There’s a selection of stories from early issues of Shoreline of Infinity including The Great Golden Fish by Dee Raspin, The Stilt-Men of the Lunar Swamps by Andrew J. Wilson, and, of course, 3.8 Missions by yours truly. Most of the returning stories were ones I remembered, in some cases vividly, and I can recommend all of them.

And then (for me, the really exciting part) there’s an assortment of new stories, contributed by SF authors reading at the book festival. They’re a diverse mix, but Shoreline of Infinity has always been a diverse magazine:

Edinburgh Masks by Adam RobertsI stumbled on Adam Roberts a few years ago, and have something of a love-hate relationship with his work. His books are strange, often frustrating reads, and yet whenever I find one in a bookshop I invariably buy it because the premise is just so… enticing.

He’s also one of the most versatile authors I’ve encountered, so I’m not surprised that I was surprised by Edinburgh Masks. It’s a new spin on some classic, Victorian themes, not at all the sort of thing you’d expect to find in a sci-fi collection. But Shoreline of Infinity being what it is, it fits in well here.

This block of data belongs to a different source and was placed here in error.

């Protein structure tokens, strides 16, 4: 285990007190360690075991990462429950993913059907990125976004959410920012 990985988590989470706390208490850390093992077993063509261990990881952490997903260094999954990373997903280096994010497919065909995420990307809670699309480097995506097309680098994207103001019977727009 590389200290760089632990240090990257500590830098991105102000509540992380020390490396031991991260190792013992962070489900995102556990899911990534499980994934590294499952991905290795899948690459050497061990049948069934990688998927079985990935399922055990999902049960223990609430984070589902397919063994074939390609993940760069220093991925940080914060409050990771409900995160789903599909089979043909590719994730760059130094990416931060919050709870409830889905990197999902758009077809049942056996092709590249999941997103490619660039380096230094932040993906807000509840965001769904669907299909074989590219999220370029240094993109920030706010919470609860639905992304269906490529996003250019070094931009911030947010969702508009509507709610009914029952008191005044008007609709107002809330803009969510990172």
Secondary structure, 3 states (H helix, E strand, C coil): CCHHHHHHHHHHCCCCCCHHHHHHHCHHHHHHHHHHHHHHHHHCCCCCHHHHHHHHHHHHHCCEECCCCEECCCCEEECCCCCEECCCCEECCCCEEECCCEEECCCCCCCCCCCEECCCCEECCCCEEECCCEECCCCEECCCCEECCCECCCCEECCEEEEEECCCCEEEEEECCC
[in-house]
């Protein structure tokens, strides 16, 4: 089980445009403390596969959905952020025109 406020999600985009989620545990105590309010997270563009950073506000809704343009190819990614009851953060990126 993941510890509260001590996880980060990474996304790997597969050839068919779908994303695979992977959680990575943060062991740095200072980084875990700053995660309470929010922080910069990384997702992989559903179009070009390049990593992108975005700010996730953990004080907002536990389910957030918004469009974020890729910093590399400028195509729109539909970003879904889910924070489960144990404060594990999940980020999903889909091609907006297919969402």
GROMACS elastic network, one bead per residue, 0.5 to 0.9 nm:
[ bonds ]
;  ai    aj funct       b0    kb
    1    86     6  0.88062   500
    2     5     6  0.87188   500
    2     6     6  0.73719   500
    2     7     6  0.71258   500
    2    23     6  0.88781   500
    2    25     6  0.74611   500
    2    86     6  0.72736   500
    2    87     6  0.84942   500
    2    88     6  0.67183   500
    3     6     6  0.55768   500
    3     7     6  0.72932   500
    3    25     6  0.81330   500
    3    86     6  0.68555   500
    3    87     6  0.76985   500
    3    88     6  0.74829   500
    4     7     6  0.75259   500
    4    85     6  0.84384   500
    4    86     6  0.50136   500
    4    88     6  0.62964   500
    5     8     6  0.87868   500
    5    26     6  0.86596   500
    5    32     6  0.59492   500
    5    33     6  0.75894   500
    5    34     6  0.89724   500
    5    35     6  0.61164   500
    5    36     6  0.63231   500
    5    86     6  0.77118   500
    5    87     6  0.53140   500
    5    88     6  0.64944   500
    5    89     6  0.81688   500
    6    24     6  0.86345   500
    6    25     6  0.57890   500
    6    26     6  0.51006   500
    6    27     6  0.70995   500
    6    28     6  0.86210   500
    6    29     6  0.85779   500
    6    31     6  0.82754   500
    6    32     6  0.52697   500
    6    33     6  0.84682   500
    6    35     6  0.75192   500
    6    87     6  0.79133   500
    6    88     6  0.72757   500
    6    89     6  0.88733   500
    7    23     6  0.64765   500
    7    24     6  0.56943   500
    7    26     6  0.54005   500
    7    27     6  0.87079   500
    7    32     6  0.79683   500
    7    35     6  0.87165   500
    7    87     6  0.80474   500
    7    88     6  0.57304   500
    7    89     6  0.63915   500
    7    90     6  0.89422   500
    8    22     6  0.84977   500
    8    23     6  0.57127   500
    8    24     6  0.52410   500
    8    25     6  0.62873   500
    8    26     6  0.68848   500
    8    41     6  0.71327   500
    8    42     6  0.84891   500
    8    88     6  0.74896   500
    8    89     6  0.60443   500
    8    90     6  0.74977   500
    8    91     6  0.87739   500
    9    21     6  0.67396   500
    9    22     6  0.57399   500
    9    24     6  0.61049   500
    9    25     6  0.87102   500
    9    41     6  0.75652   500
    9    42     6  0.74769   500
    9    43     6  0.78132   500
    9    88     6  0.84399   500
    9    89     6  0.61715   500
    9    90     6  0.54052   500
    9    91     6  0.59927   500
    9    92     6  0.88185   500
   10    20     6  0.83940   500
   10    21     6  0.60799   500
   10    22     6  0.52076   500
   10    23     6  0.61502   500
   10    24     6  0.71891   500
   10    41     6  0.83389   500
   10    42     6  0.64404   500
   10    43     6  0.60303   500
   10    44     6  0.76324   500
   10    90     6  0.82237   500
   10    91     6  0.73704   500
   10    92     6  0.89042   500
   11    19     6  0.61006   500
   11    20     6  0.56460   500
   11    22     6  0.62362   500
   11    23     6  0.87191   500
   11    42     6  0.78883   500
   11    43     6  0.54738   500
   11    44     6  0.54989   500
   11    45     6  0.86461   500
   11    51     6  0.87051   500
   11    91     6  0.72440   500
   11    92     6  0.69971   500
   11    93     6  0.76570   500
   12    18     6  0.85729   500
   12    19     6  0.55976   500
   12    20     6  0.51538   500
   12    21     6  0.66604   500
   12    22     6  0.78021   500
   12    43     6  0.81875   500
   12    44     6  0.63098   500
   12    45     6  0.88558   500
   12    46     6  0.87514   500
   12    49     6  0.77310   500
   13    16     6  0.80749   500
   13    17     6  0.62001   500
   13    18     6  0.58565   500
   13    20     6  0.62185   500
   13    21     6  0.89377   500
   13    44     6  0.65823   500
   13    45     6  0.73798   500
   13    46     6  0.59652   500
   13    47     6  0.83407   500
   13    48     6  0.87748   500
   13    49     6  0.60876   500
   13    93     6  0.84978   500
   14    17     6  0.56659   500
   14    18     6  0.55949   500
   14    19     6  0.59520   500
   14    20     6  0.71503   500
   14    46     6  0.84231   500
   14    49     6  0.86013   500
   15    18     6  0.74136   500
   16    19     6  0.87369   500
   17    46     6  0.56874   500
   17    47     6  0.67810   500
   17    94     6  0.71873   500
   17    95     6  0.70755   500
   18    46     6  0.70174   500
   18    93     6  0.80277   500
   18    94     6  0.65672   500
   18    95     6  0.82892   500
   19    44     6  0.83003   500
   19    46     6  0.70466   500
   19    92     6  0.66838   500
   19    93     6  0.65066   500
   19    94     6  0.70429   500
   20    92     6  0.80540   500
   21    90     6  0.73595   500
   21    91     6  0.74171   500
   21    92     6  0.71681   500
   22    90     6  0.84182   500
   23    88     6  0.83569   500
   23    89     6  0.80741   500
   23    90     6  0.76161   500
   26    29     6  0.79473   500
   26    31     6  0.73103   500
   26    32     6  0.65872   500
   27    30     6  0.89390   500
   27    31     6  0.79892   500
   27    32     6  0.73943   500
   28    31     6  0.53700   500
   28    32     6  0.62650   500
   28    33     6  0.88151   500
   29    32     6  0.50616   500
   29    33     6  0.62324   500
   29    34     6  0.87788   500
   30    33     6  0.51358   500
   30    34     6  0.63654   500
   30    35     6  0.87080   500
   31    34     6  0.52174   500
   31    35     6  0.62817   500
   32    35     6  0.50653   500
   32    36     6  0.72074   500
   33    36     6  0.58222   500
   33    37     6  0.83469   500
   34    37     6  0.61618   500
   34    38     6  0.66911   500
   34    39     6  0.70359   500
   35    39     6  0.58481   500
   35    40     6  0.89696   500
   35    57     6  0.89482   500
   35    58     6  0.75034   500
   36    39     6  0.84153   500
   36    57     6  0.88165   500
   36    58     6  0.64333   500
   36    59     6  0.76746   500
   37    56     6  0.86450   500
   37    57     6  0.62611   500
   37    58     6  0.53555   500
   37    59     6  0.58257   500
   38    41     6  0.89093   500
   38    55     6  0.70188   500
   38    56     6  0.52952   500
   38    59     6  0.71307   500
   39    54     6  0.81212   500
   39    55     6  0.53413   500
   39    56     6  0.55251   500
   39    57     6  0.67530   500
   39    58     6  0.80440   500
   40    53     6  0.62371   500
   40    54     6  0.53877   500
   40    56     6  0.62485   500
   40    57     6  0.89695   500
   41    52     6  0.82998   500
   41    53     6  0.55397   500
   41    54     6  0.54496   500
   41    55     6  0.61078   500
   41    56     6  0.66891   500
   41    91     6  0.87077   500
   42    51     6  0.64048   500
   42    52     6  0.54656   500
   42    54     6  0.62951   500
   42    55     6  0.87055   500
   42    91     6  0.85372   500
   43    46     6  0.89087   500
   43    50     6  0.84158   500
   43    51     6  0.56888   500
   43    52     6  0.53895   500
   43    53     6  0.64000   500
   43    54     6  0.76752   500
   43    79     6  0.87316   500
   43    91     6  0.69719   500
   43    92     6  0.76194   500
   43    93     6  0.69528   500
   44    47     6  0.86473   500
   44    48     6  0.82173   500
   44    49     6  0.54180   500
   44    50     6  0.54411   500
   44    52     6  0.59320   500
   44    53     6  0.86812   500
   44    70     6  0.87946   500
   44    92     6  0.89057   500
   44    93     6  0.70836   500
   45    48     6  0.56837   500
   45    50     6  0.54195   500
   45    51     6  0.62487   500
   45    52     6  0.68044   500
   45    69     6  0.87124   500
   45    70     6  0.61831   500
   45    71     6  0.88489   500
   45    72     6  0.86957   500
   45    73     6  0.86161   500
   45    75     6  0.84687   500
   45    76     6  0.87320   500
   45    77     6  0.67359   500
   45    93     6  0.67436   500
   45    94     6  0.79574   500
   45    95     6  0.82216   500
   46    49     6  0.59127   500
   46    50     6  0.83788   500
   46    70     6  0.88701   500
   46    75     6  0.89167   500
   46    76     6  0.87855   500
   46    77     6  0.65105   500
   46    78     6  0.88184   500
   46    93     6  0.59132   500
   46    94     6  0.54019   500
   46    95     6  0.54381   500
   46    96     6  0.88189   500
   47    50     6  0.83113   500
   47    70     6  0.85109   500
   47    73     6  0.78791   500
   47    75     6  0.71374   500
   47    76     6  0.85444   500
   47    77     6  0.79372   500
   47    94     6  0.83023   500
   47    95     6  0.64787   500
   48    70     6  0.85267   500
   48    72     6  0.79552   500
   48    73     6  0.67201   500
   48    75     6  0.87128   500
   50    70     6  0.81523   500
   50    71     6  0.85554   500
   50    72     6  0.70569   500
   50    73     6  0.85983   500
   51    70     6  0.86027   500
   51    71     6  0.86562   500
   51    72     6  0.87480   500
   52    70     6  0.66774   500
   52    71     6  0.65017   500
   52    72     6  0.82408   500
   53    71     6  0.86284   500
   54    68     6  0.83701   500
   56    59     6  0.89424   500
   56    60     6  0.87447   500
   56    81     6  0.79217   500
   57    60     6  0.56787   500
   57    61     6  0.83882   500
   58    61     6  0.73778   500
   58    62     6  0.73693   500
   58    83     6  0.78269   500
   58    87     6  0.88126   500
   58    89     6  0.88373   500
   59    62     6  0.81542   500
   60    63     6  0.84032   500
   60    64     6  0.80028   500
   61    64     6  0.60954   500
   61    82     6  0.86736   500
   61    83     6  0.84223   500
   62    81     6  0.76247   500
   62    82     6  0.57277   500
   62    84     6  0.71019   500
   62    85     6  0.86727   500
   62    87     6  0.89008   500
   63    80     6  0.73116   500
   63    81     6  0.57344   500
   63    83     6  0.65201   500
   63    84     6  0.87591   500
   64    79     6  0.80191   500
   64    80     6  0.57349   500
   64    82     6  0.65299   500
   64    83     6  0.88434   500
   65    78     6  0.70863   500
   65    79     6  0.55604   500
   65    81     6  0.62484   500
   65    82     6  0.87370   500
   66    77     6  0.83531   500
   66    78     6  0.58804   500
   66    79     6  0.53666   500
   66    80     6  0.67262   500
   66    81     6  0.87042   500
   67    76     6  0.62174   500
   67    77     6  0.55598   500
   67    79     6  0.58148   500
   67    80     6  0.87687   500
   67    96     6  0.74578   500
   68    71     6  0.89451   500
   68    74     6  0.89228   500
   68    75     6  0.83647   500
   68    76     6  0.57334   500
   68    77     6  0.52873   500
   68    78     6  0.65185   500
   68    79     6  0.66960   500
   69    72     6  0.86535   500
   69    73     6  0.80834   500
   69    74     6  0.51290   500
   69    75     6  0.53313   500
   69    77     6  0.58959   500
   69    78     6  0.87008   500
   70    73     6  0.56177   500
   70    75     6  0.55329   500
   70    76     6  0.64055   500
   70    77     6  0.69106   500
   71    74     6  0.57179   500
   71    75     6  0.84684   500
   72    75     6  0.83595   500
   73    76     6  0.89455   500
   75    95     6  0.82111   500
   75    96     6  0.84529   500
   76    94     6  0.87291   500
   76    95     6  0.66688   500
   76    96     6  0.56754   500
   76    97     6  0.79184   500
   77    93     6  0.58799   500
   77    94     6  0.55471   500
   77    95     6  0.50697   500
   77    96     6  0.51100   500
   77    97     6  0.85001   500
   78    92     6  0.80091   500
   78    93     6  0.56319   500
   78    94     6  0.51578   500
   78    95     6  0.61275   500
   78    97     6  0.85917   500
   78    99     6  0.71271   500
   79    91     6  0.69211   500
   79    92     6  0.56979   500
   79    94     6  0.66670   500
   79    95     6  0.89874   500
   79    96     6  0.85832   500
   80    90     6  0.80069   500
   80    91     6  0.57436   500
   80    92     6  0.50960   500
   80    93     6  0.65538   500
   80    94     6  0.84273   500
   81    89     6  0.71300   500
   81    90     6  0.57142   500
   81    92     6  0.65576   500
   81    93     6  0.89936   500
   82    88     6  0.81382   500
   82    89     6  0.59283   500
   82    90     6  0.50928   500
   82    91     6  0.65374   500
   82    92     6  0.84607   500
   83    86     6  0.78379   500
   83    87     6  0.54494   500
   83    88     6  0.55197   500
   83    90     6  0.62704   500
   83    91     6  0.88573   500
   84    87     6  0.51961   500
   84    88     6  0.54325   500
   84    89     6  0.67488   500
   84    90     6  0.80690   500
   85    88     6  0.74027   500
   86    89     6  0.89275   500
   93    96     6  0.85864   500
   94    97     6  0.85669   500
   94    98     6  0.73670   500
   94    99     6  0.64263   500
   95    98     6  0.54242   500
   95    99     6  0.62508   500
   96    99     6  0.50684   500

Lowland Clearances by Pippa Goldschmidt: a very strange, very short little story, and for me one of the highlights of the collection. It’s set in an unspecified point in the future that, while very strange, feels very close to home, almost contemporary. Is it optimistic or just unsettling? I’m not sure, but I can’t help recommending it.

The Honey Trap by Ruth EJ Booth: I’ve been reading Ruth EJ Booth’s Noise and Sparks column in Shoreline with interest, so I was even more interested to read her fiction. Unfortunately, it turned out to be not my cup of tea… for very specific and very personal reasons which I won’t go into.

It’s a great pity, because otherwise I really enjoyed The Honey Trap. It’s one of those SF stories that offers full immersion, throwing you into its world and letting you learn the rules as you go. If you’re, well, not me, you’ll probably love it.

Whimper by Nalo Hopkinson: I hadn’t come across Nalo Hopkinson before hearing her perform at Event Horizon and the more of her work I read(/listen to) the more convinced I am that I’ve been missing out. (In fact, I’m going to go and look up her books right now and stick some on my Goodreads list).